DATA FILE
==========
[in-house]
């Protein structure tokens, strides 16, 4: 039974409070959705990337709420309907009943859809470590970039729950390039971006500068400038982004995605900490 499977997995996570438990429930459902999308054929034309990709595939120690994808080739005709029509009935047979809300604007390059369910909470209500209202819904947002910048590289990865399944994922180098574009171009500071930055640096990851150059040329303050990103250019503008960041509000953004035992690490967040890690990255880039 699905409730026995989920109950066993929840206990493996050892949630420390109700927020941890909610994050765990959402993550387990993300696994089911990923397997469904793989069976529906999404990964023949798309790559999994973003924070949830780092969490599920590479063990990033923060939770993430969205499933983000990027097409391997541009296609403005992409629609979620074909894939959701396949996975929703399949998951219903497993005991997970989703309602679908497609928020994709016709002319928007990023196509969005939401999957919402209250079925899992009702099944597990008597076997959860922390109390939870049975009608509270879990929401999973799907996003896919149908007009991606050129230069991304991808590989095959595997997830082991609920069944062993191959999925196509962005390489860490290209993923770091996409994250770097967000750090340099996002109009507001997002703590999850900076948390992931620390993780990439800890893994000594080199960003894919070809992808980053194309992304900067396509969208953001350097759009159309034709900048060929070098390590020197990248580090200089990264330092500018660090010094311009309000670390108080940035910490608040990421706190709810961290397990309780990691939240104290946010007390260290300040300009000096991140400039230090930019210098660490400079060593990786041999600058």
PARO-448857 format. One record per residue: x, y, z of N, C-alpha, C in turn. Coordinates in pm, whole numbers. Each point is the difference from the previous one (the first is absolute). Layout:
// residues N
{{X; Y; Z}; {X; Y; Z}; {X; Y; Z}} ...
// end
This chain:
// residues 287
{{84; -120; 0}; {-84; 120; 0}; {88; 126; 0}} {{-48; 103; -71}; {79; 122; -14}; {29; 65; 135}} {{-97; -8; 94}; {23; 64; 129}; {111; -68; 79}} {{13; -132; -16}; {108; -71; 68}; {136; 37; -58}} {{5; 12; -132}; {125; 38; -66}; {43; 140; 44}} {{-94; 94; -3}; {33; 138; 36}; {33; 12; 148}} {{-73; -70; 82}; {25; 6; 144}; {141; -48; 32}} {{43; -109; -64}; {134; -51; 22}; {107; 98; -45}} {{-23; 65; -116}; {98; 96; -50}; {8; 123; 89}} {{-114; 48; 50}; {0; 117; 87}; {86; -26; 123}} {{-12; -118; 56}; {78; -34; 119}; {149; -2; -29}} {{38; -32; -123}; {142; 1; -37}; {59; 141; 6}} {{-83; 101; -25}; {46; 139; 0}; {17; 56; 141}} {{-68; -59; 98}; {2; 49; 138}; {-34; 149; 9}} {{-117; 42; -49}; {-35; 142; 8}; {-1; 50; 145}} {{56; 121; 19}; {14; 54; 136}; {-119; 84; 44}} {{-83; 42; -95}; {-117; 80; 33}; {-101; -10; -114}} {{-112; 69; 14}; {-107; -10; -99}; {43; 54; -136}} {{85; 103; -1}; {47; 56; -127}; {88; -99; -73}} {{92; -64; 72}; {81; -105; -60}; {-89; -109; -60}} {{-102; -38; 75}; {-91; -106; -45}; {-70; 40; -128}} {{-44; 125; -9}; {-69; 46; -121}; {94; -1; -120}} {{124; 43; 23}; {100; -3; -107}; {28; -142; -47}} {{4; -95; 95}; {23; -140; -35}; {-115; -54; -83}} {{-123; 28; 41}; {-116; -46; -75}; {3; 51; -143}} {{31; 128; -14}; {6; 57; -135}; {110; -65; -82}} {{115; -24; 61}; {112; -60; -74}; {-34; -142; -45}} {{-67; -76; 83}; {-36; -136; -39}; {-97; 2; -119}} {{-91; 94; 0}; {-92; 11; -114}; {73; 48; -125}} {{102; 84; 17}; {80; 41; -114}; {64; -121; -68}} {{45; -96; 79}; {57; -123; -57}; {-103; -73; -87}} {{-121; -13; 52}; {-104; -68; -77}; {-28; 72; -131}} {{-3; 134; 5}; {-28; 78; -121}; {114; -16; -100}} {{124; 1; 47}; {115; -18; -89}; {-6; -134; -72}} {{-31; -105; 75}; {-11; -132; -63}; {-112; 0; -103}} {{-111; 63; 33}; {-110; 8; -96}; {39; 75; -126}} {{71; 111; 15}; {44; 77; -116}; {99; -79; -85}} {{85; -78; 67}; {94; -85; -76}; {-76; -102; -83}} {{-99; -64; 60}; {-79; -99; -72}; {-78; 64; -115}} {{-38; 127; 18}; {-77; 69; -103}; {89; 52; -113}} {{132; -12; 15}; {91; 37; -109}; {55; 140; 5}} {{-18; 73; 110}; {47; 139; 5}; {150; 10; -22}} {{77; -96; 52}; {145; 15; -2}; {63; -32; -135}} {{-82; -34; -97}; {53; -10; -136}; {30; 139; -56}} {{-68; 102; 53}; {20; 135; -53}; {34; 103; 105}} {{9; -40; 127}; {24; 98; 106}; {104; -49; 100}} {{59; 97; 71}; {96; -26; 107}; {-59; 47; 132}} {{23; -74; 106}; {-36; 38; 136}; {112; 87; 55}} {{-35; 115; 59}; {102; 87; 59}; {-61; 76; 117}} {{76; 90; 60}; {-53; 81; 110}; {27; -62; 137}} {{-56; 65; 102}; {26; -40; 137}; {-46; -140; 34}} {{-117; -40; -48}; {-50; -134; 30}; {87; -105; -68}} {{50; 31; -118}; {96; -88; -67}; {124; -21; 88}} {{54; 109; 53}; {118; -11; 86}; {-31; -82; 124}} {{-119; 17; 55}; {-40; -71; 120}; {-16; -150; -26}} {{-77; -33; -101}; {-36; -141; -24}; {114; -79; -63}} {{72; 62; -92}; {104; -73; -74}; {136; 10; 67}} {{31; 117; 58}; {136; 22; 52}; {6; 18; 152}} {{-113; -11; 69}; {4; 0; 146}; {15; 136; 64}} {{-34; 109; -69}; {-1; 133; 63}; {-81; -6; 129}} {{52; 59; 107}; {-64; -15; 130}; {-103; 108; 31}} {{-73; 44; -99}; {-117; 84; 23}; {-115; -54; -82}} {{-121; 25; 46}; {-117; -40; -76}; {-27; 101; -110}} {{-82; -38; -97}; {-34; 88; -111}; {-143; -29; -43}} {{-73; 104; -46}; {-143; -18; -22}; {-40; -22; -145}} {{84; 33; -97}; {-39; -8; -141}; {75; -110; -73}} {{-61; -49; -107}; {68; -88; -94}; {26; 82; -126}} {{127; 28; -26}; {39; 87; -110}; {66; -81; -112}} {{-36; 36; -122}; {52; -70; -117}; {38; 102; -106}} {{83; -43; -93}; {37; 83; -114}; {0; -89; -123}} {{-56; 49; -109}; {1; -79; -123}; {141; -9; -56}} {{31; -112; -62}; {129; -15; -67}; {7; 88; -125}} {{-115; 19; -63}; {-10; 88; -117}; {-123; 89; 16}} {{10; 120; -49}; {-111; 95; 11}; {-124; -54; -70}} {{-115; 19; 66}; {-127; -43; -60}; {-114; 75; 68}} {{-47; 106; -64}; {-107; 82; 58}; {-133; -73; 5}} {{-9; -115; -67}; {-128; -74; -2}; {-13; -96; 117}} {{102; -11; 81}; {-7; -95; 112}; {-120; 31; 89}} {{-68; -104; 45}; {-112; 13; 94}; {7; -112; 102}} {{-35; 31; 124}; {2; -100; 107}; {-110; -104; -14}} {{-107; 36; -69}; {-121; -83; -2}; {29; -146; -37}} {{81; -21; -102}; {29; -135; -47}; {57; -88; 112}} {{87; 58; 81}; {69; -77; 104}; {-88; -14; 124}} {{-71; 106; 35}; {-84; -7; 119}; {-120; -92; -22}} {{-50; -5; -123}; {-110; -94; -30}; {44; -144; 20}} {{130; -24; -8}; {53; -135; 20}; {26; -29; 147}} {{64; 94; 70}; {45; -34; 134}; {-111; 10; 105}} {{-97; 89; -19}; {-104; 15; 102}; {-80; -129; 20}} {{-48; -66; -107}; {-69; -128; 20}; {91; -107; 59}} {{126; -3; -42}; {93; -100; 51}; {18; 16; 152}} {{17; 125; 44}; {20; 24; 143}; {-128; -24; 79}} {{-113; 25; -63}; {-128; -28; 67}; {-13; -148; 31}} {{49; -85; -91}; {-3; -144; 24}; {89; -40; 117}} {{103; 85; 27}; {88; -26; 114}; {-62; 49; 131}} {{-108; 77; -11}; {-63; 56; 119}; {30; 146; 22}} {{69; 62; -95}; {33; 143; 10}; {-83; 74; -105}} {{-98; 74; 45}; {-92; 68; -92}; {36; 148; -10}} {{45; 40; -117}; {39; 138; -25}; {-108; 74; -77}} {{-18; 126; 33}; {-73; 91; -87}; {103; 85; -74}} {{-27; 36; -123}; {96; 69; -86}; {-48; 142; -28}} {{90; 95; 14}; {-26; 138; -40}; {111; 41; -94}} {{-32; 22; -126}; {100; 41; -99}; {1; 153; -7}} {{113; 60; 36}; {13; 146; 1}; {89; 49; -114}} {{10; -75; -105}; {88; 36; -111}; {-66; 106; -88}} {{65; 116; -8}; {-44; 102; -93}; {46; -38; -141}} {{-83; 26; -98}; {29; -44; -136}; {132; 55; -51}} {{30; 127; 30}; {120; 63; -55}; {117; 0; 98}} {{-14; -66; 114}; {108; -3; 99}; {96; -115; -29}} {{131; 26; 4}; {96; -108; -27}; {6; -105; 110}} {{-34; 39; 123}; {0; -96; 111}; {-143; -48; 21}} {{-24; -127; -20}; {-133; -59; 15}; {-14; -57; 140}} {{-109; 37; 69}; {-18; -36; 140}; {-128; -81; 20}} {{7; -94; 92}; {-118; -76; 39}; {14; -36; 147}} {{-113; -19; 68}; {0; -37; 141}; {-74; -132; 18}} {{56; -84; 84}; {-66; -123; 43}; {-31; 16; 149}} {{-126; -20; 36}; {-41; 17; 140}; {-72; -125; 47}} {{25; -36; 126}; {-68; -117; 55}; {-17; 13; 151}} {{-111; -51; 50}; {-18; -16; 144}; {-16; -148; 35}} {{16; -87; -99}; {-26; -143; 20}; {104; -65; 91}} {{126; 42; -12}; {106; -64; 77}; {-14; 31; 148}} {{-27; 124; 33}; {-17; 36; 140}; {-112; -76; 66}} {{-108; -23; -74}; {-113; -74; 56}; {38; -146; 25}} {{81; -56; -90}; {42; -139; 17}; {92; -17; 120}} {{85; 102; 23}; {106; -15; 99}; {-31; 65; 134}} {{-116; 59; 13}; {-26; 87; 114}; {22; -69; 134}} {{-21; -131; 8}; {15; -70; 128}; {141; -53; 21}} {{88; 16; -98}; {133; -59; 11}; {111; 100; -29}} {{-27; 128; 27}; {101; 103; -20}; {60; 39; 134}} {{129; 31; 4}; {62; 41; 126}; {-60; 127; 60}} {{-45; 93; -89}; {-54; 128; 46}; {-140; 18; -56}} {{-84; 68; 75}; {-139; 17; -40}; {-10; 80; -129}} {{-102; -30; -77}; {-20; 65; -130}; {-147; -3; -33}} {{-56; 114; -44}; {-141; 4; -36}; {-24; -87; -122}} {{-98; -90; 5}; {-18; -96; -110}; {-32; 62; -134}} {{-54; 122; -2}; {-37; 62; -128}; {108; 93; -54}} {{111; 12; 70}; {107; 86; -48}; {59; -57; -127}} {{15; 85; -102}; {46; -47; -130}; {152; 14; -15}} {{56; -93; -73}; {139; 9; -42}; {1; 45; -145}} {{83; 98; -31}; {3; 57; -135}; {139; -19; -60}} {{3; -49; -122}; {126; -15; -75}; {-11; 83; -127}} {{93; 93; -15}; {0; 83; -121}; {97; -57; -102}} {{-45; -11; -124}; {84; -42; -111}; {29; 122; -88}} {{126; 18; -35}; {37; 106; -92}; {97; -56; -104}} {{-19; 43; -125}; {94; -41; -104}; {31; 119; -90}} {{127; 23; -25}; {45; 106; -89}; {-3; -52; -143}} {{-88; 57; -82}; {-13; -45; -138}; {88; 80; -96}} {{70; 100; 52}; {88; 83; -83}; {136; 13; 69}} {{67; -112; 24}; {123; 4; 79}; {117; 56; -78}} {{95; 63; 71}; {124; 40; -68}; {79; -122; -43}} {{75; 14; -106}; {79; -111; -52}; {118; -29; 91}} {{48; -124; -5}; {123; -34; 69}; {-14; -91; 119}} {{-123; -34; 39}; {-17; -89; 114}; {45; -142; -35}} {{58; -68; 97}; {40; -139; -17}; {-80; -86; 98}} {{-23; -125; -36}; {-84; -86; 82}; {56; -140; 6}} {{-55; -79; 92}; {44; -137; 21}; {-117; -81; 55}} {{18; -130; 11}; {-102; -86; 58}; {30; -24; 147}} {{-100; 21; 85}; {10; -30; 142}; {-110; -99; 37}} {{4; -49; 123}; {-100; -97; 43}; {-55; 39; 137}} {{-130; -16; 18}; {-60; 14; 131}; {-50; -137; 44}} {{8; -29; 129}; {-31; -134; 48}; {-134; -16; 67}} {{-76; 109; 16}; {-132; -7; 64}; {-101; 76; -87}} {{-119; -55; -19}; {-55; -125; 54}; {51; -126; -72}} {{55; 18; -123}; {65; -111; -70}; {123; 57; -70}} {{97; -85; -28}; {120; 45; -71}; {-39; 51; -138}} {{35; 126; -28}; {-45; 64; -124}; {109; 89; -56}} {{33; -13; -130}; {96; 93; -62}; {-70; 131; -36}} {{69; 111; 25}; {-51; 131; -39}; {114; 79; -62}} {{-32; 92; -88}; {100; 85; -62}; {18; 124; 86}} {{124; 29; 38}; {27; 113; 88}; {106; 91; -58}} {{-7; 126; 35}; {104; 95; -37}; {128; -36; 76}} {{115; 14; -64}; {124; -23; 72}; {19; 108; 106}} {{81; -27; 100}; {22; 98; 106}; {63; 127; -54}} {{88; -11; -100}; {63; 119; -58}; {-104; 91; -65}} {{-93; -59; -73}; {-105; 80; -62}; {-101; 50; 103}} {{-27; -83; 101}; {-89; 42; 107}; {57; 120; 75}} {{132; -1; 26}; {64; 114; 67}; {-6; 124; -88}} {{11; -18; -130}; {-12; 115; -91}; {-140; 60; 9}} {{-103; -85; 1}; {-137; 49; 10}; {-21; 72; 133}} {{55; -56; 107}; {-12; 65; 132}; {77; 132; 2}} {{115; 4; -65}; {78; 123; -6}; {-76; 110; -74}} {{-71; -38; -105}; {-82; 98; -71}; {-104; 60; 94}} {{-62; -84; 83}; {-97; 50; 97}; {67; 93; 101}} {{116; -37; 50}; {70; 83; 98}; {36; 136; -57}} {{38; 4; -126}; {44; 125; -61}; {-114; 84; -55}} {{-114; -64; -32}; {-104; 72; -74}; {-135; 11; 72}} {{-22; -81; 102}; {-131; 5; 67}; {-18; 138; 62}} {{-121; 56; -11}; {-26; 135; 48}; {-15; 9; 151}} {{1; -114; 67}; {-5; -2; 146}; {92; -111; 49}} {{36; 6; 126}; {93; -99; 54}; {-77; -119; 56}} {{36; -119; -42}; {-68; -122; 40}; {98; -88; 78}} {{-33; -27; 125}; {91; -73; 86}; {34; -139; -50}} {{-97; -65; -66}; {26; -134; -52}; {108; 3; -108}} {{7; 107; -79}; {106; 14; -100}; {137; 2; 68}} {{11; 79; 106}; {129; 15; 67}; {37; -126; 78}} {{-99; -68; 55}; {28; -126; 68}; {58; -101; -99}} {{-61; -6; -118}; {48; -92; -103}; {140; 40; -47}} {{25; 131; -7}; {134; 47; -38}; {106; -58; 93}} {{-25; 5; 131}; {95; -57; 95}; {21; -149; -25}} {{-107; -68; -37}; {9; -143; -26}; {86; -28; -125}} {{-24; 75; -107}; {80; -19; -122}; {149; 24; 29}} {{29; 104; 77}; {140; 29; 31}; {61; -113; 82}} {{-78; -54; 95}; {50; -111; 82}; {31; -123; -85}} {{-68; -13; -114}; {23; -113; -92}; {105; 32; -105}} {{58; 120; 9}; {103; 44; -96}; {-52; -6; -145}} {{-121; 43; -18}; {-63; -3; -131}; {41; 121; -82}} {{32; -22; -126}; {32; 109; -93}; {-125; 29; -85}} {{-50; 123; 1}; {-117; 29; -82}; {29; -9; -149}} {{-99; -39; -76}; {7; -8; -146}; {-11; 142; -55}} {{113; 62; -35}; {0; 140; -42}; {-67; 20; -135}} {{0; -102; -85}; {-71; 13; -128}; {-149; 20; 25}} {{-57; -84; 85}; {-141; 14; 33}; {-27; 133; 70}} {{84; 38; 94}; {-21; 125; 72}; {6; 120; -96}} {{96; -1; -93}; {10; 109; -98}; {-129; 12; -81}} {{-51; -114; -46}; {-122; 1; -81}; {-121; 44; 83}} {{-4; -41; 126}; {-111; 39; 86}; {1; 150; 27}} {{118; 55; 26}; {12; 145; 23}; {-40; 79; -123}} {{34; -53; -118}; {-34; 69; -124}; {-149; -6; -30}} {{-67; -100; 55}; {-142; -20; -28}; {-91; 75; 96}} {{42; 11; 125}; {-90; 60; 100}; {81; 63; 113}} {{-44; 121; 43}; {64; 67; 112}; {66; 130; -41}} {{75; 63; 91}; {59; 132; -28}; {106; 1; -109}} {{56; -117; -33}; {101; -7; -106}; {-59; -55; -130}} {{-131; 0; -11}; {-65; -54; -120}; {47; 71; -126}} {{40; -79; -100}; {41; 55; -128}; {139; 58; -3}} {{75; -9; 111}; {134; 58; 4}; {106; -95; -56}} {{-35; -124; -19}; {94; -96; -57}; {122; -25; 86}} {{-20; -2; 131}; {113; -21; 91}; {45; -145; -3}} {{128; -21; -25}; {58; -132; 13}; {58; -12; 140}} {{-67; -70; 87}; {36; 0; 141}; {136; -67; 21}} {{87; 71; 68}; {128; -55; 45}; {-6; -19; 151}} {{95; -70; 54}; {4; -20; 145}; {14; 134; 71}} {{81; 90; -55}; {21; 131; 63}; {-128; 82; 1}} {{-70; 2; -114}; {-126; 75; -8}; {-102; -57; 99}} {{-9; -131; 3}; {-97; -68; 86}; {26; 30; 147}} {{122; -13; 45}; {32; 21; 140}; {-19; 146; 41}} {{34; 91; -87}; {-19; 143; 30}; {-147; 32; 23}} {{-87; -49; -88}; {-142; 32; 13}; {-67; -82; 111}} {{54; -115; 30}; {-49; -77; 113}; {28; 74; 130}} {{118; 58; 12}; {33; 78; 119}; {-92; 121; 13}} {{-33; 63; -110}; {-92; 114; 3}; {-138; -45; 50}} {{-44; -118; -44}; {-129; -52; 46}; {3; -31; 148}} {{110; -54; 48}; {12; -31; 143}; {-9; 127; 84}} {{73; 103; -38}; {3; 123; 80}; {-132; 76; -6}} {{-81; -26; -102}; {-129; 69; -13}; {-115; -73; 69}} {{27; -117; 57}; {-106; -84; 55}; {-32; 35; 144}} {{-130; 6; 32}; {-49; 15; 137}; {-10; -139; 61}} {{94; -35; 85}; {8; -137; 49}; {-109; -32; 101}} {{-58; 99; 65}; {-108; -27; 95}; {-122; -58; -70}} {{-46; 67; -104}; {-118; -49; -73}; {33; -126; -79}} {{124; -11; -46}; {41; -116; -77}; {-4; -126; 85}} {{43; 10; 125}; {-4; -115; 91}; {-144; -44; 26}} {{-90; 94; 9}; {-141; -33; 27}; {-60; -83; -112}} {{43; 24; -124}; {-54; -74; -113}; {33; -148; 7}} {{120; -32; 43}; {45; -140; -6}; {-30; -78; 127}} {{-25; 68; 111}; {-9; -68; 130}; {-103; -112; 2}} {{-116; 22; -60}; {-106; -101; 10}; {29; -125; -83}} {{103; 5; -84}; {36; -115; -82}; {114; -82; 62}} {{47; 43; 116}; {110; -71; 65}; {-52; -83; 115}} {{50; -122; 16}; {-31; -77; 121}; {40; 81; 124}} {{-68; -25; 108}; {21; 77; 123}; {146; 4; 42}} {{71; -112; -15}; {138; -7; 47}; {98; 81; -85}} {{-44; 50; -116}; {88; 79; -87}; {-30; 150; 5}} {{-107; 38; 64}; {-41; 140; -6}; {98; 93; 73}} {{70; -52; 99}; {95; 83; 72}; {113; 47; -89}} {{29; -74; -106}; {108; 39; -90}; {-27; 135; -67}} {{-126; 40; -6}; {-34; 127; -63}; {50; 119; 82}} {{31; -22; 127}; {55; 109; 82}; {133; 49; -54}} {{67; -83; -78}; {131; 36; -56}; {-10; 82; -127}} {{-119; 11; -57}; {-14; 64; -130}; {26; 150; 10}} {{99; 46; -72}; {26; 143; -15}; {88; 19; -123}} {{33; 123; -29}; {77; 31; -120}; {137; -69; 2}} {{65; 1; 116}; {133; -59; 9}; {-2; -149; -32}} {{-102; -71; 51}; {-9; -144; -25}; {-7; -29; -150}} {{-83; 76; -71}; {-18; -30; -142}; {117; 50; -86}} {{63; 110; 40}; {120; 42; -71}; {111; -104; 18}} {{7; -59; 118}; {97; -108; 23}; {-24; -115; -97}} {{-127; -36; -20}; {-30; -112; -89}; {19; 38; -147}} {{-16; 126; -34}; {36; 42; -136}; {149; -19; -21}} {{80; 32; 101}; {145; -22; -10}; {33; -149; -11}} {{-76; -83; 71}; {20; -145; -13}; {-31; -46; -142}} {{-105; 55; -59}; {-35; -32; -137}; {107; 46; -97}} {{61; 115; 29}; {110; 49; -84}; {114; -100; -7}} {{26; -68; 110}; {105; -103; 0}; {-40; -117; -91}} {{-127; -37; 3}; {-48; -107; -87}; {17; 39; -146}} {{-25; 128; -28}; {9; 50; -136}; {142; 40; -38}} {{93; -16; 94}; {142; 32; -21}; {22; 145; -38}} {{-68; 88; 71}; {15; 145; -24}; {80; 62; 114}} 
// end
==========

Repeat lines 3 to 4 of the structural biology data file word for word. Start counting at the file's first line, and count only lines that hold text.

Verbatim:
PARO-448857 format. One record per residue: x, y, z of N, C-alpha, C in turn. Coordinates in pm, whole numbers. Each point is the difference from the previous one (the first is absolute). Layout:
// residues N